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WELLNESS IN A CUP
The whimsical winter is around the corner. Though it is the most wonderful time of the year, the first winter breeze comes with unpleasant ailments like cold and flu. Thankfully, we have piping hot herbal tea as our BFF to tuck into especially during the winter days. Prepared as tasty tea, the herbal infusions warm us up from inside, as well as release the chill from the hands.
According to Ayurveda, the herbs are classified as warm, neutral, or cold; knowing which is which is the key here. So, what are the common herbs that can be steeped into a warming infusion?
You would have probably seen it in your kitchen cupboard. But, never tried? Correct? Wondering how this brownish seed can do wonders?
Since ancient days, fennel has been used as a medicine all over the world. Rich in vitamins A, B-complex, C, and D, amino acids, and numerous other nutrients, fennel, undoubtedly, possess a bounty of health benefits yet inexpensive.
Throw some fennel seeds into a pot of boiling water and let the volatile oils blend with water. Your hot cup of fennel tea is ready to boost immunity, reduce flatulence, and settle your stomach.
Grab a cup of ginger tea to beat the cold in the freezing winter. With its high levels of Vitamin C, magnesium and other minerals, fresh peeled ginger is warming. From relieving congestion to improving blood circulation, you can simply believe this super-root.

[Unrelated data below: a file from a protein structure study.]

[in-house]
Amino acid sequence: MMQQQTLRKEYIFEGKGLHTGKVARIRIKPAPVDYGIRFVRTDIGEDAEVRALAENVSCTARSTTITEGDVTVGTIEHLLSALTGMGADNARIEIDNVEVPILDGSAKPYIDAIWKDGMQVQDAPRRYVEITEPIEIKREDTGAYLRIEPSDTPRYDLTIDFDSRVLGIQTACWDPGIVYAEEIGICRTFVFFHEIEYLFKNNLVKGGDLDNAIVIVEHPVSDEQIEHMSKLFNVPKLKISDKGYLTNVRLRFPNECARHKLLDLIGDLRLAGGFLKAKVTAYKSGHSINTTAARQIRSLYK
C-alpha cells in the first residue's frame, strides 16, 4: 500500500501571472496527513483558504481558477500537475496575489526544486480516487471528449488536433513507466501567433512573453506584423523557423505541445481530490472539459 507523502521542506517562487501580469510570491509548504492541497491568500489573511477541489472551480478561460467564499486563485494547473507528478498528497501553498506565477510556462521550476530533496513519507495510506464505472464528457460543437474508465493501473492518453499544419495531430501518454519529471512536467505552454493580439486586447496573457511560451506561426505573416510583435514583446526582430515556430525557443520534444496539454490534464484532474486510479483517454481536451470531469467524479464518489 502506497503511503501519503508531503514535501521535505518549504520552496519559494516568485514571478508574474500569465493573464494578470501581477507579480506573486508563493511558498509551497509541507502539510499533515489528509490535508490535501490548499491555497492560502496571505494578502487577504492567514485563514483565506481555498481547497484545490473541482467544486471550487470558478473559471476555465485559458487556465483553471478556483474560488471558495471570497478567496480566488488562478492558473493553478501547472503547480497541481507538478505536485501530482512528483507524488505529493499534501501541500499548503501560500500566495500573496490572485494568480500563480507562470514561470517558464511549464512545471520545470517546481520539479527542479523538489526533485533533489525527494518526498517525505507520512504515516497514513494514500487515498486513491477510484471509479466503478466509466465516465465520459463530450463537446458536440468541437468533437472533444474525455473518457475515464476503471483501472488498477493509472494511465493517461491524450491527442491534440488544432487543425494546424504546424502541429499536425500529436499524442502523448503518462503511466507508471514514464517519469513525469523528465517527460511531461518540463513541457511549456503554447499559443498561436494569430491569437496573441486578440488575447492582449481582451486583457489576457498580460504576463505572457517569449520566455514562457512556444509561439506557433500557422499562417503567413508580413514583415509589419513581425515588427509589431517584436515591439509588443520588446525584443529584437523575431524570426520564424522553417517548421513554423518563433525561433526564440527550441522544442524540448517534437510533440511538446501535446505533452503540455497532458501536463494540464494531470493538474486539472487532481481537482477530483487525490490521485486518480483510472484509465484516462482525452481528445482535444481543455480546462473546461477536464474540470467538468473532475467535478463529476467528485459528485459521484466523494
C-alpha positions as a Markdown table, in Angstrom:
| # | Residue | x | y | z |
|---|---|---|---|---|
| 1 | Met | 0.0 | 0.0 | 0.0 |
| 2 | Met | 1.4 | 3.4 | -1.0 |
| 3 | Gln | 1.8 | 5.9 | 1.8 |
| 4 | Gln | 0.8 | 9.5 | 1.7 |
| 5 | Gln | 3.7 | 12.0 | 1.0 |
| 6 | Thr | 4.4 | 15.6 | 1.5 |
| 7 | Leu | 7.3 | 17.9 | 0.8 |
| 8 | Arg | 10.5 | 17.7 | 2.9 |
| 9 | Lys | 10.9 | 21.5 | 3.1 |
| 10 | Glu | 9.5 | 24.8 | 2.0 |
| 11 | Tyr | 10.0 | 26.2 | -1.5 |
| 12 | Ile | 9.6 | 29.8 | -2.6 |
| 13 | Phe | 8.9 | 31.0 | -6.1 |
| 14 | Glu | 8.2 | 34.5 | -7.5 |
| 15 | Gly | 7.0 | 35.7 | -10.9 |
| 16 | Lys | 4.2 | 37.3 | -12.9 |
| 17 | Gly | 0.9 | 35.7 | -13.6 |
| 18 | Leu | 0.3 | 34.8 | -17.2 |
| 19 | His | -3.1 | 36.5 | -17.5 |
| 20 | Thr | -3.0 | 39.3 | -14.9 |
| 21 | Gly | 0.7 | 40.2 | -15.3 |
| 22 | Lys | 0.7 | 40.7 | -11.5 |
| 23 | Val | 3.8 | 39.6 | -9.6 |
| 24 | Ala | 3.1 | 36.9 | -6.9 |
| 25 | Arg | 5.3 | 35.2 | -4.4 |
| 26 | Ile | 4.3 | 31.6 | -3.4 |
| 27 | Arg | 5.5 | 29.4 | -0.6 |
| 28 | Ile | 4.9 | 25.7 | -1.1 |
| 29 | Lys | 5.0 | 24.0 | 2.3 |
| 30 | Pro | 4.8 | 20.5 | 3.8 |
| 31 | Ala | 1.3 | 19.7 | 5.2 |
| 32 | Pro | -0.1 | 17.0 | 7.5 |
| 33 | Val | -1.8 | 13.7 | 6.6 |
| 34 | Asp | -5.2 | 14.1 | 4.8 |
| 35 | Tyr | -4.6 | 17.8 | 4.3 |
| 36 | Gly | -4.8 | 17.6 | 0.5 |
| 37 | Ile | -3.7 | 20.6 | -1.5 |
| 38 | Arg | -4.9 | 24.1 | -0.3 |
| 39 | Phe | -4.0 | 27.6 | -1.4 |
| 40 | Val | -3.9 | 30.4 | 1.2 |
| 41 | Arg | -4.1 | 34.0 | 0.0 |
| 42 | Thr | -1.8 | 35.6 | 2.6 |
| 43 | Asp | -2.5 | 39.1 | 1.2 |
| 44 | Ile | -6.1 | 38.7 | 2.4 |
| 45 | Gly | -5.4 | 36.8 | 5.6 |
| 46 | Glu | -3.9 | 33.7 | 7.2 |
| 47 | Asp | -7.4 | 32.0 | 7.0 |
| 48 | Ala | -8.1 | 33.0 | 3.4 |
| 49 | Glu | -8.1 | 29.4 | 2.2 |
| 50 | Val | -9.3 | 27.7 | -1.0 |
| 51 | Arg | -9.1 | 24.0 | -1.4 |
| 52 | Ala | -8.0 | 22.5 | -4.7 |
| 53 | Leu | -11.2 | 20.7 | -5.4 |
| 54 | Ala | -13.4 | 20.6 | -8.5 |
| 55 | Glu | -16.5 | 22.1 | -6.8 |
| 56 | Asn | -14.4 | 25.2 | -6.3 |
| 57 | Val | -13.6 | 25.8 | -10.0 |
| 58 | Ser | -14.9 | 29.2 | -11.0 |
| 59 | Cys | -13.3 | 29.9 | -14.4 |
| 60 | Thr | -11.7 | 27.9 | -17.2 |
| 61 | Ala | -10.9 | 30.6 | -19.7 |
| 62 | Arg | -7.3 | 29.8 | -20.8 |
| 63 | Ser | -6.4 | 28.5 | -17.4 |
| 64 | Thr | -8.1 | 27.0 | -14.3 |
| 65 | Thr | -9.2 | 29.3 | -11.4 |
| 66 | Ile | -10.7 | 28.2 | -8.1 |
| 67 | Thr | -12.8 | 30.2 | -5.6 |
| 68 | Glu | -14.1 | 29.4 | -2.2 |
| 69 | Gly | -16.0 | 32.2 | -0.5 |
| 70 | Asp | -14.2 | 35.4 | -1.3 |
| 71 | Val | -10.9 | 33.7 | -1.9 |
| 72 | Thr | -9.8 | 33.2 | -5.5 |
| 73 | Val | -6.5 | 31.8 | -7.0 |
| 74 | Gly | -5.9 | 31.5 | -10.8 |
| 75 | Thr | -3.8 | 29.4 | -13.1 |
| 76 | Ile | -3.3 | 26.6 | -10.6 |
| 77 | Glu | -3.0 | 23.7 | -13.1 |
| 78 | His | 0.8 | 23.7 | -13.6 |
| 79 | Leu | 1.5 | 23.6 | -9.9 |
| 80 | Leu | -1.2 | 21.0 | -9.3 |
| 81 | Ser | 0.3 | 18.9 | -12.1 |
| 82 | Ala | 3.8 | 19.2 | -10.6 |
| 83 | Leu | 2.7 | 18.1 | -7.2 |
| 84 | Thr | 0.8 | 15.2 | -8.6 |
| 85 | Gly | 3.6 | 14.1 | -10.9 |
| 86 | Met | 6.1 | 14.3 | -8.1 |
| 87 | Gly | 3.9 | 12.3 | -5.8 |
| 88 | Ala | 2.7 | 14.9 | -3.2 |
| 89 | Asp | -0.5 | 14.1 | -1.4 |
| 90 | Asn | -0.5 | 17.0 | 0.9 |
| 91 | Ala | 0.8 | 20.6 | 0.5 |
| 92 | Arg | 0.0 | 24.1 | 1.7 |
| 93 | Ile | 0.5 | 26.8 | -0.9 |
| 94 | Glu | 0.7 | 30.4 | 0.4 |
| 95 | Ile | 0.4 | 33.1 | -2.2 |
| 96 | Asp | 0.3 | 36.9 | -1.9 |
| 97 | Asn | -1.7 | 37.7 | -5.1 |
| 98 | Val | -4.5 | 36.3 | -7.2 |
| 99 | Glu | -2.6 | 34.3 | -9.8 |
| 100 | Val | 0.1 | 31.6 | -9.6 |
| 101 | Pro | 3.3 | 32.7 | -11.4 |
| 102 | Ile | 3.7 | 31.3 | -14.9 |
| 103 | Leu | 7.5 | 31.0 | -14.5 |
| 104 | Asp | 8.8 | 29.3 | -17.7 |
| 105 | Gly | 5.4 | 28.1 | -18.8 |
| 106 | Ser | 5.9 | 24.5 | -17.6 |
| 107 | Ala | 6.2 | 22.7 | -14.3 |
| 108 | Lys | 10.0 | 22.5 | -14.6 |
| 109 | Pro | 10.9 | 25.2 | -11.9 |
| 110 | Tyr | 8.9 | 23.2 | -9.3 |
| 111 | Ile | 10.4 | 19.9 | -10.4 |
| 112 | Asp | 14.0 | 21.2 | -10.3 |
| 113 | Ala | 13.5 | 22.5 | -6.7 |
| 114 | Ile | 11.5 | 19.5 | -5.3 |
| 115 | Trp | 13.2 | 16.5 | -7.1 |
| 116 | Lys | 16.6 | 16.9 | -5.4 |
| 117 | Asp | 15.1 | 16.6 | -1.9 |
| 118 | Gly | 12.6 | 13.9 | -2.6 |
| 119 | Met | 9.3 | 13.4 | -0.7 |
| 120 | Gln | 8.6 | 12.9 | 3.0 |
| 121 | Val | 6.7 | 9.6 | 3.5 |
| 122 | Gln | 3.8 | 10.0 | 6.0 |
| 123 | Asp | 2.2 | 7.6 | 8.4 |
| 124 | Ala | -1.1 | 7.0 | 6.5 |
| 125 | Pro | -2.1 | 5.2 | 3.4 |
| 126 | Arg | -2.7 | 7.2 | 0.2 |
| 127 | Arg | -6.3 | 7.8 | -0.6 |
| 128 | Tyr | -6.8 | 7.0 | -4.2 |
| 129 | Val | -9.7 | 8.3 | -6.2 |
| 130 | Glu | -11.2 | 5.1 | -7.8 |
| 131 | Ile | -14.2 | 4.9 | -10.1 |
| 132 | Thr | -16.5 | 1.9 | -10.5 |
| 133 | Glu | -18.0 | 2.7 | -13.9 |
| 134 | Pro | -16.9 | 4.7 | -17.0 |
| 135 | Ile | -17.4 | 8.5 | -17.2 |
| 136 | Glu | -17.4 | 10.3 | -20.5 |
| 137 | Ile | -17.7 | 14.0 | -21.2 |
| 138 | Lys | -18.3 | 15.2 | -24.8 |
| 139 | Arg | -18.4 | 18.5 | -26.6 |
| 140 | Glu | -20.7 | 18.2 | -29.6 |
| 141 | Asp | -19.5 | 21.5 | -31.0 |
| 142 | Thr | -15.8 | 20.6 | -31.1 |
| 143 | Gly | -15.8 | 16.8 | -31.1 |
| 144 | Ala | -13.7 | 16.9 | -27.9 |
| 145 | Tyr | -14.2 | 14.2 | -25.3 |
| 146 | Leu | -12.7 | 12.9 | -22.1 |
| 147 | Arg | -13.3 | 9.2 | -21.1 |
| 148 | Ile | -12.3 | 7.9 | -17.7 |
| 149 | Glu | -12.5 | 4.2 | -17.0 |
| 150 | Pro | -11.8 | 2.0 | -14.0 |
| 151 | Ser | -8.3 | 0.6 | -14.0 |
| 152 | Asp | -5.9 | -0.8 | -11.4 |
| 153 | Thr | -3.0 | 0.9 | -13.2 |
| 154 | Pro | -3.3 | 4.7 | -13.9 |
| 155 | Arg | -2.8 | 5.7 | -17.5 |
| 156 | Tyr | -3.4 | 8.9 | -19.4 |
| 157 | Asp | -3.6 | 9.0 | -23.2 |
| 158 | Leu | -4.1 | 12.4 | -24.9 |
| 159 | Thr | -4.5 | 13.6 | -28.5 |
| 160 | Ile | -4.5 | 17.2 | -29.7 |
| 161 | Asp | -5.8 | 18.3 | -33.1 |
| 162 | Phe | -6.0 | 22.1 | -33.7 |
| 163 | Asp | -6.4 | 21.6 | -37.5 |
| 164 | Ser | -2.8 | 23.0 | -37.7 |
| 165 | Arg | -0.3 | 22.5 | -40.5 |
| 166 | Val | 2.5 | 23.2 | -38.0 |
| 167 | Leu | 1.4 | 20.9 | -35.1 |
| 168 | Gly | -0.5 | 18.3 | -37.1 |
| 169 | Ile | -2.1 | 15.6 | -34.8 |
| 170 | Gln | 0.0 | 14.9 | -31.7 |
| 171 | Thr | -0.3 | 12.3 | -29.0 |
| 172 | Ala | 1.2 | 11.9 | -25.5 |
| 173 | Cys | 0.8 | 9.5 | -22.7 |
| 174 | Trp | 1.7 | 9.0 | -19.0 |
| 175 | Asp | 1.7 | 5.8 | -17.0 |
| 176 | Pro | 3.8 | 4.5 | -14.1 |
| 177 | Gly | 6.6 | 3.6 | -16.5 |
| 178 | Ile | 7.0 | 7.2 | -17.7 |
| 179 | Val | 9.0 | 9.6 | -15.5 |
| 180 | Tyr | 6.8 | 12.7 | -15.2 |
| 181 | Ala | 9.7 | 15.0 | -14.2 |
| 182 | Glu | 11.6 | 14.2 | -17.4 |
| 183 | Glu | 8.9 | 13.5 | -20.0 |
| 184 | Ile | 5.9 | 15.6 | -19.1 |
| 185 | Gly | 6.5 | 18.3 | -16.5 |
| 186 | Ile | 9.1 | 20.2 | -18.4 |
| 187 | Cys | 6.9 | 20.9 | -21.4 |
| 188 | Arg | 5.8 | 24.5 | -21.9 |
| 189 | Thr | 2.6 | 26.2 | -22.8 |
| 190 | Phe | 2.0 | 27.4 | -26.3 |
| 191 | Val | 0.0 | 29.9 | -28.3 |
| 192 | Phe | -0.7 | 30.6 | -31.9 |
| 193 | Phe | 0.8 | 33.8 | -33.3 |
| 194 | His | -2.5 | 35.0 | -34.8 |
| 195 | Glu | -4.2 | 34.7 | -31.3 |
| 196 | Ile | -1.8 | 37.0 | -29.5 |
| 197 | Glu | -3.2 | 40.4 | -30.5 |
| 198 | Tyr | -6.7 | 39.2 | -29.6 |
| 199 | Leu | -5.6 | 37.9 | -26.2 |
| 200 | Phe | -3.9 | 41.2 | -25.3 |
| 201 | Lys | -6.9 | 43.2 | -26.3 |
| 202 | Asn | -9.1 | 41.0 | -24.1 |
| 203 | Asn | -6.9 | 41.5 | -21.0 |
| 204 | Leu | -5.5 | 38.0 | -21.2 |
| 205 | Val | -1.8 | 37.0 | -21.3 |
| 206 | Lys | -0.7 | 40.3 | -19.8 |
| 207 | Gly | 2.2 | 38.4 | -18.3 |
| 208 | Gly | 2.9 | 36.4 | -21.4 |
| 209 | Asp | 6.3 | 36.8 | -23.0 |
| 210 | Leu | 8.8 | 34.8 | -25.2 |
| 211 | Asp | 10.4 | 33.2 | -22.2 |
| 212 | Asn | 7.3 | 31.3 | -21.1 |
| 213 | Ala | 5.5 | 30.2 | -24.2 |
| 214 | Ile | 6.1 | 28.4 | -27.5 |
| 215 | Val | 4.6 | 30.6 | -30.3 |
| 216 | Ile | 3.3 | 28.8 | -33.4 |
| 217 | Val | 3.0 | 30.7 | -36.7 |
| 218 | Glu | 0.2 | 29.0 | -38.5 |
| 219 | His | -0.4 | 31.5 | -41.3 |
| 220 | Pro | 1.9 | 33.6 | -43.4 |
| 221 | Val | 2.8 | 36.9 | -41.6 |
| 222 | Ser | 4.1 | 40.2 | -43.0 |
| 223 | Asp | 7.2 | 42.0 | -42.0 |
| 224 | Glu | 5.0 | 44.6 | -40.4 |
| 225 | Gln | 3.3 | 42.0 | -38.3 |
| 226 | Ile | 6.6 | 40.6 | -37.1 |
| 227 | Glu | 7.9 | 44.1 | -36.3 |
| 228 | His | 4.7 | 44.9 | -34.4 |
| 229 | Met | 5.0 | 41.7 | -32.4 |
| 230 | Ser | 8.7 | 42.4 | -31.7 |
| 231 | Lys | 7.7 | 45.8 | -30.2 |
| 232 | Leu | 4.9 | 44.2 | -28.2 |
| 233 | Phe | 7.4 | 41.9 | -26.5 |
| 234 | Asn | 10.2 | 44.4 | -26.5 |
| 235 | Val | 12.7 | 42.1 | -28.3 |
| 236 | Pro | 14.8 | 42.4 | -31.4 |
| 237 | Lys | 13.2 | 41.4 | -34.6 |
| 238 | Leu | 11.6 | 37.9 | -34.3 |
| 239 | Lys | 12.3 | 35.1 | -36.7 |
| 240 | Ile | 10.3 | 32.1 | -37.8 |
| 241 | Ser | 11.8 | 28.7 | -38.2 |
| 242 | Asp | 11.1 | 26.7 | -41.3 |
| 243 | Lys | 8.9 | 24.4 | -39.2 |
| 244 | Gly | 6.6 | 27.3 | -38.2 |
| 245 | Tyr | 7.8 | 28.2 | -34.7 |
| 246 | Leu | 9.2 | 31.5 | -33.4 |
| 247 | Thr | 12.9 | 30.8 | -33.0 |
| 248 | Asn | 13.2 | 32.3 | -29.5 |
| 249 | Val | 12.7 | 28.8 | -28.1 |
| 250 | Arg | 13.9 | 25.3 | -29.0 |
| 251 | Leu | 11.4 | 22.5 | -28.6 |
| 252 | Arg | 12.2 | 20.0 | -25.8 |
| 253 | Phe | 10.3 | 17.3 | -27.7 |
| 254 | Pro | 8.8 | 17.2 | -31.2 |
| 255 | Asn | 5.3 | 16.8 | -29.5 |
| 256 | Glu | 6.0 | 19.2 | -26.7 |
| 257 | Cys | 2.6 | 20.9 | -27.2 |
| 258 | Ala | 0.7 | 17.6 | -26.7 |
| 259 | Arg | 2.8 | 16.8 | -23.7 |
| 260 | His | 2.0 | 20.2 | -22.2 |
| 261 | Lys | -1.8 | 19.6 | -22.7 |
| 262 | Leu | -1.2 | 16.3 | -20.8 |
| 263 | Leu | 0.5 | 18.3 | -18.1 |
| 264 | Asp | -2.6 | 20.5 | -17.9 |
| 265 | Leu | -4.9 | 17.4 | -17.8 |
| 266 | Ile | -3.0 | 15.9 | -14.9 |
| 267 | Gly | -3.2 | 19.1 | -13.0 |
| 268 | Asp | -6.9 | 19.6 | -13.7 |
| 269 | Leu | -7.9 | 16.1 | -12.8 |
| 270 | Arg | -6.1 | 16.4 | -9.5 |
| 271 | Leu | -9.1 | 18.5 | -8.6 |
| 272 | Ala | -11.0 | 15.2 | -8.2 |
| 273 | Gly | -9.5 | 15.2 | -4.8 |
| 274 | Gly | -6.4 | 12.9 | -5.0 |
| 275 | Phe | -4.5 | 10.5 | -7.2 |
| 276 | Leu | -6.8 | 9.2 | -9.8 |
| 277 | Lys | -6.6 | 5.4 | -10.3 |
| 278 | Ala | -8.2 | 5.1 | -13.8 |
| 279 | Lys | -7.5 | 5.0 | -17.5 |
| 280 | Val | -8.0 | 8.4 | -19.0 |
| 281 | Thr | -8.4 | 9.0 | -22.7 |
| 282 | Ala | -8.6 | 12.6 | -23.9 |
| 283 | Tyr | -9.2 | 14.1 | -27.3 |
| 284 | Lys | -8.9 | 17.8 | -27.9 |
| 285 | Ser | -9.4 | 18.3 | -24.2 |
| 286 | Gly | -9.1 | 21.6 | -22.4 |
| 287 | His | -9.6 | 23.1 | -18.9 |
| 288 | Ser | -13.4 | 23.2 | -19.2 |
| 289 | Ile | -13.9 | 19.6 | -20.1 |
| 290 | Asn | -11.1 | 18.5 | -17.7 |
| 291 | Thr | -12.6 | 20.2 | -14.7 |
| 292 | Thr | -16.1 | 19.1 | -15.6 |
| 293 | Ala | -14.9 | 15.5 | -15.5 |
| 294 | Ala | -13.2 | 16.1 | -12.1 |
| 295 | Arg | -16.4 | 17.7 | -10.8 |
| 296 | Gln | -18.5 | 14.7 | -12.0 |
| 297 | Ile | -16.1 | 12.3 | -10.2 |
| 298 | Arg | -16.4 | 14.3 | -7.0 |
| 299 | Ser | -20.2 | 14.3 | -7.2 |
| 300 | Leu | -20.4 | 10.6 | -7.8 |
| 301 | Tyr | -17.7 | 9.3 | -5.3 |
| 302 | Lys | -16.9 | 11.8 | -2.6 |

A little comfort cup of peppermint infusion is excellent for your body and your mind. Menthol and rosmarinic acid found within its leaves have been shown to help with asthma. Peppermint counteracts congestion, runny nose and fever are all typical symptoms of a cold or flu.
- Star Anise
The age-old exotic spice has been an unavoidable part in Asian and Eurasian cooking. And, t’s time to take this out into your cup. The super spice contains shikimic acid, which is used in flu treatment. Because of its anti-fungal and antibacterial properties, star anise is going into cough syrups, lozenges and tea to act as an expectorant, fighting all sorts of coughs.
Did we know this flower in our garden could have other advantages apart from making our gardens look colourful? Hibiscus Tea is full of Vitamin A, C & B. The flower apparently contains some minerals like copper and iron with protein and omega-3. Doesn’t it sound like a super food? It is also beneficial for lowering cholesterol and preventing blood pressure problems.
Oh, by the way, did I forget to mention that honey and white sugar are both cooling whereas brown sugar, maltose, and palm sugar are all toward the warming side (just in case you prefer some sweetness to mask strong flavour).
What’s your favourite tea blend? It’s easy to leave a comment below!